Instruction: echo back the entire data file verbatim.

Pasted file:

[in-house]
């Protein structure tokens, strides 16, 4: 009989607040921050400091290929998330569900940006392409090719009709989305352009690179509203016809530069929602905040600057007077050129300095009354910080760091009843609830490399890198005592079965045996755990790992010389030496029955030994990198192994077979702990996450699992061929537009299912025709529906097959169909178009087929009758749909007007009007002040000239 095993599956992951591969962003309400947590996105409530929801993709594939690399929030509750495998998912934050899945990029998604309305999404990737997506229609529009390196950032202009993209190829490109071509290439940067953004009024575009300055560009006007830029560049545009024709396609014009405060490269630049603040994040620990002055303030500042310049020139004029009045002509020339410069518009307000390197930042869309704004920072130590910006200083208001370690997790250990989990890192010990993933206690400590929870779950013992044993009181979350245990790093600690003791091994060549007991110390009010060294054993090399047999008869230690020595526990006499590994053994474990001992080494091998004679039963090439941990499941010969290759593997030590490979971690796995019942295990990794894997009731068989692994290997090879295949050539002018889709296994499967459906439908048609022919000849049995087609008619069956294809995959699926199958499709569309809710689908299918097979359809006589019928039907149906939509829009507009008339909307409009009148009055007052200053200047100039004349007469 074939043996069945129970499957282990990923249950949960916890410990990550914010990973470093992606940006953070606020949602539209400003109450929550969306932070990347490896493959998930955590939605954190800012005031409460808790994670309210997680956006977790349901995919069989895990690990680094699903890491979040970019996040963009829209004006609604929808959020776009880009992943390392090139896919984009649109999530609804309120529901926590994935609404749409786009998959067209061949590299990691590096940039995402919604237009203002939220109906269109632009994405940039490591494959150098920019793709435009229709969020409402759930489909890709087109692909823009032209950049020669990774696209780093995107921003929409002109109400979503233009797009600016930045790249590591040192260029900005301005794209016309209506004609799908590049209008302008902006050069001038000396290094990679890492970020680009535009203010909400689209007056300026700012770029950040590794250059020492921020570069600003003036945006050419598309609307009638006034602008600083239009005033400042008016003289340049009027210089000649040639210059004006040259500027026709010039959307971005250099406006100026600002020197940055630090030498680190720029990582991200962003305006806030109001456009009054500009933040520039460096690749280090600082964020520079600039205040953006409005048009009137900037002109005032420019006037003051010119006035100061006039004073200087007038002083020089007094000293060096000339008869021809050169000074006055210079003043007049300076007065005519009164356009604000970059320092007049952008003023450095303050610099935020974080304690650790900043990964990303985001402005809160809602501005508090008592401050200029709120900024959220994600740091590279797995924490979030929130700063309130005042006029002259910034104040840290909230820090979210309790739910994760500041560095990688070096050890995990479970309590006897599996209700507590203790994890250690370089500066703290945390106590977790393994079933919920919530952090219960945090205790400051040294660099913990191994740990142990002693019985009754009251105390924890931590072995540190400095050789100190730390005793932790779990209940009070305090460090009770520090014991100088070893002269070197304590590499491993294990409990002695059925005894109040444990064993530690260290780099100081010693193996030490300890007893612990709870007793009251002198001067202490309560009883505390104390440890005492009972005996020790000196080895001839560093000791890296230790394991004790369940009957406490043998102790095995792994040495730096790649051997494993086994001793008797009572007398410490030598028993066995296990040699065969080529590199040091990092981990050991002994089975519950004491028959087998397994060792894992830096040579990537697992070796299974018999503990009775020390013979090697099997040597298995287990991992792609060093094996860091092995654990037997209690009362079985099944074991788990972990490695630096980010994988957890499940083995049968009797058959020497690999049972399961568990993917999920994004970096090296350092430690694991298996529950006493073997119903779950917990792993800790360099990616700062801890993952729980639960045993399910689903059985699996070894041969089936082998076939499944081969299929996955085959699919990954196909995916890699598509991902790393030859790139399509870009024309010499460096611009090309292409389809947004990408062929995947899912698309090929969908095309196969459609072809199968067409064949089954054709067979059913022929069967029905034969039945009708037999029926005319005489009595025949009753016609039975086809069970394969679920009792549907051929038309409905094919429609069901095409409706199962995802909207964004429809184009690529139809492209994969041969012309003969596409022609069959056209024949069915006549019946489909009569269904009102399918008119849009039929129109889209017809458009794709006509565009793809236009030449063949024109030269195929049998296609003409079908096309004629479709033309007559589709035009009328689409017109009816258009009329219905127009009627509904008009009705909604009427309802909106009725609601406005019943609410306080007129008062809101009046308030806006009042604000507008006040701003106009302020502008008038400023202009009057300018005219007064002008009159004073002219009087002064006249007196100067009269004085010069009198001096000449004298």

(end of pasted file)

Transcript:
[in-house]
């Protein structure tokens, strides 16, 4: 009989607040921050400091290929998330569900940006392409090719009709989305352009690179509203016809530069929602905040600057007077050129300095009354910080760091009843609830490399890198005592079965045996755990790992010389030496029955030994990198192994077979702990996450699992061929537009299912025709529906097959169909178009087929009758749909007007009007002040000239 095993599956992951591969962003309400947590996105409530929801993709594939690399929030509750495998998912934050899945990029998604309305999404990737997506229609529009390196950032202009993209190829490109071509290439940067953004009024575009300055560009006007830029560049545009024709396609014009405060490269630049603040994040620990002055303030500042310049020139004029009045002509020339410069518009307000390197930042869309704004920072130590910006200083208001370690997790250990989990890192010990993933206690400590929870779950013992044993009181979350245990790093600690003791091994060549007991110390009010060294054993090399047999008869230690020595526990006499590994053994474990001992080494091998004679039963090439941990499941010969290759593997030590490979971690796995019942295990990794894997009731068989692994290997090879295949050539002018889709296994499967459906439908048609022919000849049995087609008619069956294809995959699926199958499709569309809710689908299918097979359809006589019928039907149906939509829009507009008339909307409009009148009055007052200053200047100039004349007469 074939043996069945129970499957282990990923249950949960916890410990990550914010990973470093992606940006953070606020949602539209400003109450929550969306932070990347490896493959998930955590939605954190800012005031409460808790994670309210997680956006977790349901995919069989895990690990680094699903890491979040970019996040963009829209004006609604929808959020776009880009992943390392090139896919984009649109999530609804309120529901926590994935609404749409786009998959067209061949590299990691590096940039995402919604237009203002939220109906269109632009994405940039490591494959150098920019793709435009229709969020409402759930489909890709087109692909823009032209950049020669990774696209780093995107921003929409002109109400979503233009797009600016930045790249590591040192260029900005301005794209016309209506004609799908590049209008302008902006050069001038000396290094990679890492970020680009535009203010909400689209007056300026700012770029950040590794250059020492921020570069600003003036945006050419598309609307009638006034602008600083239009005033400042008016003289340049009027210089000649040639210059004006040259500027026709010039959307971005250099406006100026600002020197940055630090030498680190720029990582991200962003305006806030109001456009009054500009933040520039460096690749280090600082964020520079600039205040953006409005048009009137900037002109005032420019006037003051010119006035100061006039004073200087007038002083020089007094000293060096000339008869021809050169000074006055210079003043007049300076007065005519009164356009604000970059320092007049952008003023450095303050610099935020974080304690650790900043990964990303985001402005809160809602501005508090008592401050200029709120900024959220994600740091590279797995924490979030929130700063309130005042006029002259910034104040840290909230820090979210309790739910994760500041560095990688070096050890995990479970309590006897599996209700507590203790994890250690370089500066703290945390106590977790393994079933919920919530952090219960945090205790400051040294660099913990191994740990142990002693019985009754009251105390924890931590072995540190400095050789100190730390005793932790779990209940009070305090460090009770520090014991100088070893002269070197304590590499491993294990409990002695059925005894109040444990064993530690260290780099100081010693193996030490300890007893612990709870007793009251002198001067202490309560009883505390104390440890005492009972005996020790000196080895001839560093000791890296230790394991004790369940009957406490043998102790095995792994040495730096790649051997494993086994001793008797009572007398410490030598028993066995296990040699065969080529590199040091990092981990050991002994089975519950004491028959087998397994060792894992830096040579990537697992070796299974018999503990009775020390013979090697099997040597298995287990991992792609060093094996860091092995654990037997209690009362079985099944074991788990972990490695630096980010994988957890499940083995049968009797058959020497690999049972399961568990993917999920994004970096090296350092430690694991298996529950006493073997119903779950917990792993800790360099990616700062801890993952729980639960045993399910689903059985699996070894041969089936082998076939499944081969299929996955085959699919990954196909995916890699598509991902790393030859790139399509870009024309010499460096611009090309292409389809947004990408062929995947899912698309090929969908095309196969459609072809199968067409064949089954054709067979059913022929069967029905034969039945009708037999029926005319005489009595025949009753016609039975086809069970394969679920009792549907051929038309409905094919429609069901095409409706199962995802909207964004429809184009690529139809492209994969041969012309003969596409022609069959056209024949069915006549019946489909009569269904009102399918008119849009039929129109889209017809458009794709006509565009793809236009030449063949024109030269195929049998296609003409079908096309004629479709033309007559589709035009009328689409017109009816258009009329219905127009009627509904008009009705909604009427309802909106009725609601406005019943609410306080007129008062809101009046308030806006009042604000507008006040701003106009302020502008008038400023202009009057300018005219007064002008009159004073002219009087002064006249007196100067009269004085010069009198001096000449004298």